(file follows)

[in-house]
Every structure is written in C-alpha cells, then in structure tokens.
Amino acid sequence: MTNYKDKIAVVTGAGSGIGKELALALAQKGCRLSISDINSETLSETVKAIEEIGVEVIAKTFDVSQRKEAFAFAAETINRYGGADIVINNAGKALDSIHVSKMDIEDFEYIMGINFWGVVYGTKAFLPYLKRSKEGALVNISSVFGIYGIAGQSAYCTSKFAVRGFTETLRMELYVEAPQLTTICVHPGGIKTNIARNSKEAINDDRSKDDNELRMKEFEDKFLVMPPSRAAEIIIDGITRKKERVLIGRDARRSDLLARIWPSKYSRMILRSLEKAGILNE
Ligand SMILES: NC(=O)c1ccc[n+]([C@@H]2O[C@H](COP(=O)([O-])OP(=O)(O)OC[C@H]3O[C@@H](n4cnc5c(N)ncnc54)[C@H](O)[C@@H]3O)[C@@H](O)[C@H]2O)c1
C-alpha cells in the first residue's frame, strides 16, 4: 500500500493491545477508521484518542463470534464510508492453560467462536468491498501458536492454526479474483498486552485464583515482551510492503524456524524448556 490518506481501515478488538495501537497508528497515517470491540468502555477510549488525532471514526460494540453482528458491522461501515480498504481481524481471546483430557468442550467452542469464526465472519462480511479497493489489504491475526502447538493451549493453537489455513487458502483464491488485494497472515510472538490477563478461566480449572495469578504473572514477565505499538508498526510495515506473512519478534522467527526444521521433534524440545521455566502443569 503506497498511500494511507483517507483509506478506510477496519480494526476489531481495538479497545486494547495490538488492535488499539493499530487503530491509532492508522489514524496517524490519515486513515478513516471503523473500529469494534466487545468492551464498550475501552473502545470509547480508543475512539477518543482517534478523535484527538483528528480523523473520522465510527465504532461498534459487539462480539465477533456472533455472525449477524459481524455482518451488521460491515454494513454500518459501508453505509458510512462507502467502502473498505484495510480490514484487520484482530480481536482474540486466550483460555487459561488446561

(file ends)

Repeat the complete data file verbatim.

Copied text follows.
[in-house]
Every structure is written in C-alpha cells, then in structure tokens.
Amino acid sequence: MTNYKDKIAVVTGAGSGIGKELALALAQKGCRLSISDINSETLSETVKAIEEIGVEVIAKTFDVSQRKEAFAFAAETINRYGGADIVINNAGKALDSIHVSKMDIEDFEYIMGINFWGVVYGTKAFLPYLKRSKEGALVNISSVFGIYGIAGQSAYCTSKFAVRGFTETLRMELYVEAPQLTTICVHPGGIKTNIARNSKEAINDDRSKDDNELRMKEFEDKFLVMPPSRAAEIIIDGITRKKERVLIGRDARRSDLLARIWPSKYSRMILRSLEKAGILNE
Ligand SMILES: NC(=O)c1ccc[n+]([C@@H]2O[C@H](COP(=O)([O-])OP(=O)(O)OC[C@H]3O[C@@H](n4cnc5c(N)ncnc54)[C@H](O)[C@@H]3O)[C@@H](O)[C@H]2O)c1
C-alpha cells in the first residue's frame, strides 16, 4: 500500500493491545477508521484518542463470534464510508492453560467462536468491498501458536492454526479474483498486552485464583515482551510492503524456524524448556 490518506481501515478488538495501537497508528497515517470491540468502555477510549488525532471514526460494540453482528458491522461501515480498504481481524481471546483430557468442550467452542469464526465472519462480511479497493489489504491475526502447538493451549493453537489455513487458502483464491488485494497472515510472538490477563478461566480449572495469578504473572514477565505499538508498526510495515506473512519478534522467527526444521521433534524440545521455566502443569 503506497498511500494511507483517507483509506478506510477496519480494526476489531481495538479497545486494547495490538488492535488499539493499530487503530491509532492508522489514524496517524490519515486513515478513516471503523473500529469494534466487545468492551464498550475501552473502545470509547480508543475512539477518543482517534478523535484527538483528528480523523473520522465510527465504532461498534459487539462480539465477533456472533455472525449477524459481524455482518451488521460491515454494513454500518459501508453505509458510512462507502467502502473498505484495510480490514484487520484482530480481536482474540486466550483460555487459561488446561